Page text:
Singapore sees amicable outcome of China sea row | Global News

Singapore sees amicable outcome of China sea row

By: - Reporter / @TarraINQ
/ 07:00 AM November 19, 2014
aquino with loong

AQUINO IN SINGAPORE President Aquino (right) meets with Singapore’s Prime Minister Lee Hsien Loong during a visit at the Istana in Singapore on Tuesday. Aquino is in Singapore for a two-day working visit that includes meeting businessmen and economists. AP

SINGAPORE—Singapore is looking forward to a peaceful resolution of the territorial disputes between the Philippines and China as it reaffirmed its commitment to uphold regional stability as a member of the Association of Southeast Asian Nations (Asean).

Singapore Prime Minister Lee Hsien Loong gave this assurance to President Aquino during a 40-minute talk at the Singapore President’s official residence yesterday.


The President arrived here on Tuesday for a two-day working visit highlighted by meetings with Singapore’s top officials and business leaders and a keynote speech at a “rare gathering” of business leaders, The Economist Magazine’s “The World in 2015” forum.

Presidential spokesman Edwin Lacierda said it was the Singapore prime minister who brought up the subject of the territorial dispute, asking Aquino about the latter’s 10-minute talk with Chinese President Xi Jinping at the Asia Pacific Economic Cooperation (Apec) leaders’ summit last Nov. 11 in Beijing.


Aquino even showed Lee a copy of Chinese state-run news agency Xinhua’s report about his encounter with Xi, which he had on file.

“Prime Minister Lee read the statement and his remark was: ‘Oh, it was a generous discussion,” said Lacierda.

“We look to a just and amicable outcome with your relations with China,” Lee was quoted as saying by Lacierda.

Lee also emphasized that “the Asean will always work for its members and for regional stability,” he said.


Lacierda said the Philippines and Singapore shared the view that their respective bilateral ties with China were “not one-dimensional.”

“[Prime Minister Lee] recognized that we need to protect what is rightfully ours, and at the same time, make sure that we maintain good relations with China,” he said.

“Both were in agreement that the relationship with China is not focused on the dispute. And also that the Association of Southeast Asian Nations as a whole, as a bloc, can always discuss things with China,” Lacierda said.


“In Lee’s view, China does not want to go to war, China would like to have peace with its southern neighbors. President Aquino’s answer was that ‘we also do not intend to do that. My interest here is how to improve the lot of the Filipinos,’” Lacierda said.

Concentrate on country

“So if there are no apprehensions about the South China Sea, we can concentrate on making our country more prosperous, more economically viable with respect to trade relations with China and other members of Asean, of Apec, and other regional trade groups,” Lacierda quoted Aquino as saying.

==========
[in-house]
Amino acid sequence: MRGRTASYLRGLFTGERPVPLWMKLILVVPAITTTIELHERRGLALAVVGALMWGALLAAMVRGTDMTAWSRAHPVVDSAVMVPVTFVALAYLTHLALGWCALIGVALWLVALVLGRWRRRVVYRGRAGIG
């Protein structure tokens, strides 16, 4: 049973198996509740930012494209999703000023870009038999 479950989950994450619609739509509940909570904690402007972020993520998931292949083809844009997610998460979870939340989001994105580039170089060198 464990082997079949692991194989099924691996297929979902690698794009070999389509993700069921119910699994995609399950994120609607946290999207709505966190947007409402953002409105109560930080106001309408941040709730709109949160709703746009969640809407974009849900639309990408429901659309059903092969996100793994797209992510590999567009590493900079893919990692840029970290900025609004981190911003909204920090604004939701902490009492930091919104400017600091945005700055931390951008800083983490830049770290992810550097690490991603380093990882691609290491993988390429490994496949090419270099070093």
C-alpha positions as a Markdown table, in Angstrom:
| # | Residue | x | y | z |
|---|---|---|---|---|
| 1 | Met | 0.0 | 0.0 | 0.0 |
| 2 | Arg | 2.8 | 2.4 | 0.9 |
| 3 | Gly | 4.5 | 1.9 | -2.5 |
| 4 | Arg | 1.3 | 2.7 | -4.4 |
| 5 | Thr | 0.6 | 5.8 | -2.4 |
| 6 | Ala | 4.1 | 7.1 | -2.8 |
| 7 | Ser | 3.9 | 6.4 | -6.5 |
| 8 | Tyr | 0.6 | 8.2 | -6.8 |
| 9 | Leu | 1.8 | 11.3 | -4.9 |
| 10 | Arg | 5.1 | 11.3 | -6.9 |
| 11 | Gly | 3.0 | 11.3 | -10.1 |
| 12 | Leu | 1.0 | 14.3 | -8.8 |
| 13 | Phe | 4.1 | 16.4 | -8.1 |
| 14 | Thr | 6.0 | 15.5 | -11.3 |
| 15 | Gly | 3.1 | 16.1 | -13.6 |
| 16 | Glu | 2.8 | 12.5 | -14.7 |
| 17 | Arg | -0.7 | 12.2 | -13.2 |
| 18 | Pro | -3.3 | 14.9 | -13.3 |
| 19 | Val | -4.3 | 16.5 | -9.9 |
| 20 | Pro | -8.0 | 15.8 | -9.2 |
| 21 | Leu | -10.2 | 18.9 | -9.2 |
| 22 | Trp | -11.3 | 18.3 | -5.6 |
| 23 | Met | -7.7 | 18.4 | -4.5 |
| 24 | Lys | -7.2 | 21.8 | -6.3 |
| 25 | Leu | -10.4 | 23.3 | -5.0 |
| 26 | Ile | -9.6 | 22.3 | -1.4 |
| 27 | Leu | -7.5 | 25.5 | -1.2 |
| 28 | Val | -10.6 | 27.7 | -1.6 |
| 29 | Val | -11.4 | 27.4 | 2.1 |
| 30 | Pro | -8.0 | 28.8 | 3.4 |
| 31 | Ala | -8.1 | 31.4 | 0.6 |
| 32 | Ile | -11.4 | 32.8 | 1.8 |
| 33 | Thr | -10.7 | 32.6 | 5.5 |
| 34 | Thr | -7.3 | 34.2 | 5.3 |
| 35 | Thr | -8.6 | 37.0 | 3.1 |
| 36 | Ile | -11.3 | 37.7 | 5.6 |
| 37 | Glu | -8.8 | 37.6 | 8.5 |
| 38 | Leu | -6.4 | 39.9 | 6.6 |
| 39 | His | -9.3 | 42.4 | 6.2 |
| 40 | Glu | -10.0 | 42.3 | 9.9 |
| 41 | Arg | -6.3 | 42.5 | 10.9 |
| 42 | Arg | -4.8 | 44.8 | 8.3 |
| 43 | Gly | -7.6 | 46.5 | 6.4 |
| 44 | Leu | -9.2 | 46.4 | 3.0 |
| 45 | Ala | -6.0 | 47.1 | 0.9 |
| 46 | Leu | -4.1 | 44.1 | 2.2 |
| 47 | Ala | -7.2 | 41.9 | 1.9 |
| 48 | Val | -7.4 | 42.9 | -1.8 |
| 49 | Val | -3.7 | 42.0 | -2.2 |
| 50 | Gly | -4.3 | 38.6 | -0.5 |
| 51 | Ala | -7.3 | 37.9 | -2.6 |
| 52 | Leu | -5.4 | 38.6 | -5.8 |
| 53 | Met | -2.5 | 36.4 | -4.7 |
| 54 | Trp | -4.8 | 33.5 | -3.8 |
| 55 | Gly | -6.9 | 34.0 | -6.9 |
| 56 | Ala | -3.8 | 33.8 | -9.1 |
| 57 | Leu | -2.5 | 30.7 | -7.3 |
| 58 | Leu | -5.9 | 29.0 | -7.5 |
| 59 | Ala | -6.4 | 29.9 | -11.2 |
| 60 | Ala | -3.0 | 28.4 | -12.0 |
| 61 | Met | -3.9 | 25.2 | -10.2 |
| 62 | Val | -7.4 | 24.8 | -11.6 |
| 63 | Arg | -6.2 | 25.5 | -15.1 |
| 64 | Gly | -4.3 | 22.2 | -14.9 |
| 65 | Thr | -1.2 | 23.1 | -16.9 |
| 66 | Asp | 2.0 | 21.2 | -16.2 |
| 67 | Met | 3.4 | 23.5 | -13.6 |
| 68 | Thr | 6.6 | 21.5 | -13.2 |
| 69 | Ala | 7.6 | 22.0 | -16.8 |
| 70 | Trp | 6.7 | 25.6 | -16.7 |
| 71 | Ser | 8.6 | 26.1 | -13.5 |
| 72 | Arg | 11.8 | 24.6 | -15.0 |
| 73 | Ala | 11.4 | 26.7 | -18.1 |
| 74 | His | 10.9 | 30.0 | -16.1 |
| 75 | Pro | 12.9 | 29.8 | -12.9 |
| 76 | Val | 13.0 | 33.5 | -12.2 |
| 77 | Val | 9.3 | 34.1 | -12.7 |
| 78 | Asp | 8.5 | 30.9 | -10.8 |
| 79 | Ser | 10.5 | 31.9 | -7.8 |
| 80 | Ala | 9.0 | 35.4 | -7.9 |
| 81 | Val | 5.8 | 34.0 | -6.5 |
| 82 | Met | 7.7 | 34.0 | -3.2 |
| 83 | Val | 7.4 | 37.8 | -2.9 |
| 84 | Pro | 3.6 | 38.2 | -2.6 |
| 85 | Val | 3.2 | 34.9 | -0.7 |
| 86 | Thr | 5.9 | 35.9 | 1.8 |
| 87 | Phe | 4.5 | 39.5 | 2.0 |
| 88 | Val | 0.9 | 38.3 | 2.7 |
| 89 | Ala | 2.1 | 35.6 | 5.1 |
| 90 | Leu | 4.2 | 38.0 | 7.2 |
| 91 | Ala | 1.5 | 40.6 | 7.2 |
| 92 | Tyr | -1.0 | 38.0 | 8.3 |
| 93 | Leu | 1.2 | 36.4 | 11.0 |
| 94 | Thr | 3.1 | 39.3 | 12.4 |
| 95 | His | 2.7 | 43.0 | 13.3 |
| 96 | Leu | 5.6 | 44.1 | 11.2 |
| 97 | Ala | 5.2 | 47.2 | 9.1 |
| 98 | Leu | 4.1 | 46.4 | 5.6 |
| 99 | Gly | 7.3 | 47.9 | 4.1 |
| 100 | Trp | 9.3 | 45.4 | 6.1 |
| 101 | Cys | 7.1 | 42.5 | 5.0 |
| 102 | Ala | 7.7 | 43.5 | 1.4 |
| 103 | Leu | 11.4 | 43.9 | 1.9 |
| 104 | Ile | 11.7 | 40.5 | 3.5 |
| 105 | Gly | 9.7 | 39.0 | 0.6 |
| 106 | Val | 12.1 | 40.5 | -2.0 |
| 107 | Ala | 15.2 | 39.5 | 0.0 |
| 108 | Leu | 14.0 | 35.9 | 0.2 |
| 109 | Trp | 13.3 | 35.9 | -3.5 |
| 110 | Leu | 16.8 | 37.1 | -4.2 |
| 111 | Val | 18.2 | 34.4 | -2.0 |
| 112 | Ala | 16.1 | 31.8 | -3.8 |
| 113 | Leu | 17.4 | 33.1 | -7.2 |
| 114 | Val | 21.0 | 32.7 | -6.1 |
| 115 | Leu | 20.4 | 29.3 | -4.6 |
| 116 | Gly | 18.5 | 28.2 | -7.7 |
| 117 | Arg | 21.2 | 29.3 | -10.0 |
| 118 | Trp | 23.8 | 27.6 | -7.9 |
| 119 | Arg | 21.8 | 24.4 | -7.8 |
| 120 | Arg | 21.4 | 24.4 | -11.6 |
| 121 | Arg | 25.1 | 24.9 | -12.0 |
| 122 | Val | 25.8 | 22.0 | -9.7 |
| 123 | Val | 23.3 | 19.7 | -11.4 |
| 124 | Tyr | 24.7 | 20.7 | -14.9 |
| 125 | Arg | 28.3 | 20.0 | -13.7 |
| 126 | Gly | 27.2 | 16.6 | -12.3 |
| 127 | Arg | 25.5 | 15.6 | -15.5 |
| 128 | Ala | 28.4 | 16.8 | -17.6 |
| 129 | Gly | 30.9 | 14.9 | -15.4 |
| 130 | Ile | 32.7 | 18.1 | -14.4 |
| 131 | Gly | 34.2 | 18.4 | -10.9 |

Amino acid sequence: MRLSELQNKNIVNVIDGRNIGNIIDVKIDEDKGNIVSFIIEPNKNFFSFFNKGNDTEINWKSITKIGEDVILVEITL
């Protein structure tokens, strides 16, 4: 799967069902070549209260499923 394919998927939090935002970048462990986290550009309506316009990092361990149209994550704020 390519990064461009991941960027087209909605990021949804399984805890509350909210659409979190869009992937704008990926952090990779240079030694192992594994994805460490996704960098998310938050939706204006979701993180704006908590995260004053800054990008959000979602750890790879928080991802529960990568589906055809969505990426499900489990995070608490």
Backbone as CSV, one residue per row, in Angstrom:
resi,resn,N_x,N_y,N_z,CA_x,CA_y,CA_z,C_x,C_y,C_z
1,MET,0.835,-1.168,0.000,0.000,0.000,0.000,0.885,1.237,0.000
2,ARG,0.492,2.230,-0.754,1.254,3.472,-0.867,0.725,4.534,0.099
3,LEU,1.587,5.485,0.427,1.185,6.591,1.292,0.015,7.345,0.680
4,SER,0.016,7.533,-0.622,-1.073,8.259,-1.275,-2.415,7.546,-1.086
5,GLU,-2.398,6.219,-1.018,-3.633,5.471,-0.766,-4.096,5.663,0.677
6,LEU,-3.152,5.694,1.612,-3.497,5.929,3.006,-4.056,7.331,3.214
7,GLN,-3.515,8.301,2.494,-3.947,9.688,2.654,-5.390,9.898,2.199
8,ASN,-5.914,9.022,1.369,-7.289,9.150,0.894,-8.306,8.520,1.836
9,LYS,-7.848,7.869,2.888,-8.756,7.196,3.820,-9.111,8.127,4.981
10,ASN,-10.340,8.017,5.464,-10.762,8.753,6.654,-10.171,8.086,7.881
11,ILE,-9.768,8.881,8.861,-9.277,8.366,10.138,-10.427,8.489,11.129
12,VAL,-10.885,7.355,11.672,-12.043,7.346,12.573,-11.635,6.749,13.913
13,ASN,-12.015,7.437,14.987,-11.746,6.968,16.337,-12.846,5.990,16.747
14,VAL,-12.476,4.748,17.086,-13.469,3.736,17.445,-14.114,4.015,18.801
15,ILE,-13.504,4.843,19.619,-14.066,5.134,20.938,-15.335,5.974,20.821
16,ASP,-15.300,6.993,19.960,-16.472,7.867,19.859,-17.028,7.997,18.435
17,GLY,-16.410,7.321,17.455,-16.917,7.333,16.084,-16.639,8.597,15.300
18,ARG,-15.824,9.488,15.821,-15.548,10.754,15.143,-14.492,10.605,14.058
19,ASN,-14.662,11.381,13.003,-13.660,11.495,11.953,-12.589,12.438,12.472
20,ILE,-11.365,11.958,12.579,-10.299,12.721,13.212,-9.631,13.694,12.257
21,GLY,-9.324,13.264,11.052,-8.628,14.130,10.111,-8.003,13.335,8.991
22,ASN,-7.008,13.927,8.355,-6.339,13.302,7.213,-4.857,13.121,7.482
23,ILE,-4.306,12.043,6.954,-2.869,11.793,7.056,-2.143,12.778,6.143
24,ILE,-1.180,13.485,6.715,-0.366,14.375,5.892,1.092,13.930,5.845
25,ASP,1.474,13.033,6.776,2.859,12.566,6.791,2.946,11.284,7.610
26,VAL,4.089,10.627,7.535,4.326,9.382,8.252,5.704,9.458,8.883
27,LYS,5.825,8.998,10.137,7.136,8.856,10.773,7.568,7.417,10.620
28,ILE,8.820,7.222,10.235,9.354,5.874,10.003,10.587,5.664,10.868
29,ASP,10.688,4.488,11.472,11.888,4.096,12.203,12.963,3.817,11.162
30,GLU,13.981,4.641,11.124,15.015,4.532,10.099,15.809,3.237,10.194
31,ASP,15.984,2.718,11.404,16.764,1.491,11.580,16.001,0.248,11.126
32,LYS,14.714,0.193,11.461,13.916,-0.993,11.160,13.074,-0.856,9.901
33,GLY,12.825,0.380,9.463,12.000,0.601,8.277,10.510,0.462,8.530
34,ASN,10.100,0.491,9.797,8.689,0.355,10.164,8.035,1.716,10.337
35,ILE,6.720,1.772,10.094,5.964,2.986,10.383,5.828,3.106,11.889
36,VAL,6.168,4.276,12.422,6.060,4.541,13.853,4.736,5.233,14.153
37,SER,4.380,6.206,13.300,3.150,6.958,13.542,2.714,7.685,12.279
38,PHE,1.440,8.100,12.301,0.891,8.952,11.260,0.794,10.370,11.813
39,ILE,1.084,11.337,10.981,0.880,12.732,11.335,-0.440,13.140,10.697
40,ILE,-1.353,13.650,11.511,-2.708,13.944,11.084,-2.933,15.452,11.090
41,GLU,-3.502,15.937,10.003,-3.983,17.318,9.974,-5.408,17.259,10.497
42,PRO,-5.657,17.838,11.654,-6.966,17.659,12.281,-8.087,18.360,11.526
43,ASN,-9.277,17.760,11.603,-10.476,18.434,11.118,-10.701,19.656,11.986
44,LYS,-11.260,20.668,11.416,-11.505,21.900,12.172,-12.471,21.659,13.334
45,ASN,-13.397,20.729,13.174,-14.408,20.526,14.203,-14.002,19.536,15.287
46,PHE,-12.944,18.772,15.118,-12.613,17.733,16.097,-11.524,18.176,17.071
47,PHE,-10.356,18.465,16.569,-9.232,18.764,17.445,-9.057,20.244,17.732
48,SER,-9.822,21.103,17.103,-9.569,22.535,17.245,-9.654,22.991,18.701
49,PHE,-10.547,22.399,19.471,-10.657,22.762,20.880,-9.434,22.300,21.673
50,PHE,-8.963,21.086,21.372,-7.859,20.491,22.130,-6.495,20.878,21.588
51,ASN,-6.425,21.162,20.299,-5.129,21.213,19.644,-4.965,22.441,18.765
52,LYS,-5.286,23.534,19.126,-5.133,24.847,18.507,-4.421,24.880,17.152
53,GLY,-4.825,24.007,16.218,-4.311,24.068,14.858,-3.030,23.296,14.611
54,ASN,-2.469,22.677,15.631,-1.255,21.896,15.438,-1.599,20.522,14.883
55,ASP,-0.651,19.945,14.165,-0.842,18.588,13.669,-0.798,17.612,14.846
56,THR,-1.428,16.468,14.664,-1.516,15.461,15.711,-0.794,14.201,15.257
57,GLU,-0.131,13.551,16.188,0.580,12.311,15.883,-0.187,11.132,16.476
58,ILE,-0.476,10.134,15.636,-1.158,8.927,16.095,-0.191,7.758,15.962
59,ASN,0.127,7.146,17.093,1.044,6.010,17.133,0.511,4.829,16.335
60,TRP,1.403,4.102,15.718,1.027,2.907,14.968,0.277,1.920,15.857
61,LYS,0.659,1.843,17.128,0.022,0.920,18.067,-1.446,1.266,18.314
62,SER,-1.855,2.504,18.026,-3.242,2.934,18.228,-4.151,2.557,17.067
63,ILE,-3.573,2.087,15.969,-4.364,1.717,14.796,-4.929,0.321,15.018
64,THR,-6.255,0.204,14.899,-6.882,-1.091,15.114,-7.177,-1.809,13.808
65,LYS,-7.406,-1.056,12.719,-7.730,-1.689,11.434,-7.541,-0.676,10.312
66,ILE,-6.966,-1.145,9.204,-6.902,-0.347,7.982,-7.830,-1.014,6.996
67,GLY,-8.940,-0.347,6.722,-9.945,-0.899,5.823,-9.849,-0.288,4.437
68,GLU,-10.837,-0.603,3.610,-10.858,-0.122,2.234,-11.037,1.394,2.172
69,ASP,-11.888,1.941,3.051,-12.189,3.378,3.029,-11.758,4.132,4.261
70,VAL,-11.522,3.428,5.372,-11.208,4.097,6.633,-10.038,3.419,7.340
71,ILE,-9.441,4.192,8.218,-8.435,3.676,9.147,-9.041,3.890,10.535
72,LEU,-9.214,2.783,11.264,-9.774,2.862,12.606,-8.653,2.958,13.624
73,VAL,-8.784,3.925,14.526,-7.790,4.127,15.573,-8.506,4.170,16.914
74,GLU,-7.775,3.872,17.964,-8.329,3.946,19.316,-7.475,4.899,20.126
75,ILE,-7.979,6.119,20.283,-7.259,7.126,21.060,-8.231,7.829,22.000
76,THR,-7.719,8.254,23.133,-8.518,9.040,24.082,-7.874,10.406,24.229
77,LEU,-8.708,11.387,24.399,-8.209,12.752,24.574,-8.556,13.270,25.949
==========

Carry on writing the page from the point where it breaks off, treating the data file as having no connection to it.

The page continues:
Lee was curious about who will succeed President Aquino, “so he spoke a bit about ‘who will be your successor?’” said Lacierda.

“Of course, the President mentioned the virtues of a successor, the one who will carry out and continue the reforms that he has started,” but did not name anyone, said Lacierda.

“I hope your successor will be someone who will also continue your policies with respect to Asean,” Lee was quoted as saying.

Aquino also briefed Lee about the progress of rehabilitation efforts in the Eastern Visayas a year after the devastation wrought by Super Typhoon “Yolanda.” Singapore was one of the first countries to provide assistance to the Philippines following the typhoon.

Singapore President Tony Tan, who checked on reconstruction efforts in Samar when he visited the Philippines last April, hosted a luncheon in honor of Aquino on Tuesday.

The President left Manila at 7:50 a.m. Tuesday on a Philippine Airlines chartered flight with a 54-member delegation. The government has allocated P11.6 million for the President’s trip.

“We are going to attend a forum titled ‘The World in 2015’ upon the invitation of The Economist, a prestigious magazine read and followed by the world’s decision-makers,” Aquino said in remarks before his departure.

“This is not a typical gathering. If at the Apec summit, we were with leaders of different countries, in this forum we will be speaking with leaders of the world’s biggest companies under one roof,” he said.

Rare opportunity

The president noted that the gathering in Singapore was a rare opportunity for him to meet the world’s business leaders. “We can directly answer any of their questions about the business climate here in the Philippines,” he said.

According to Aquino, meeting important businessmen at the forum gets rid of the usual process of going through channels which takes time and significant amounts of money.

Aquino also said he would be meeting overseas Filipino workers in Singapore at the Jollibee store at the Lucky Plaza mall, a known hub for Filipinos in Singapore.

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TAGS: Benigno Aquino III, Diplomacy, Lee Hsien Loong, Philippines, sea dispute, sea row, Singapore, working visit
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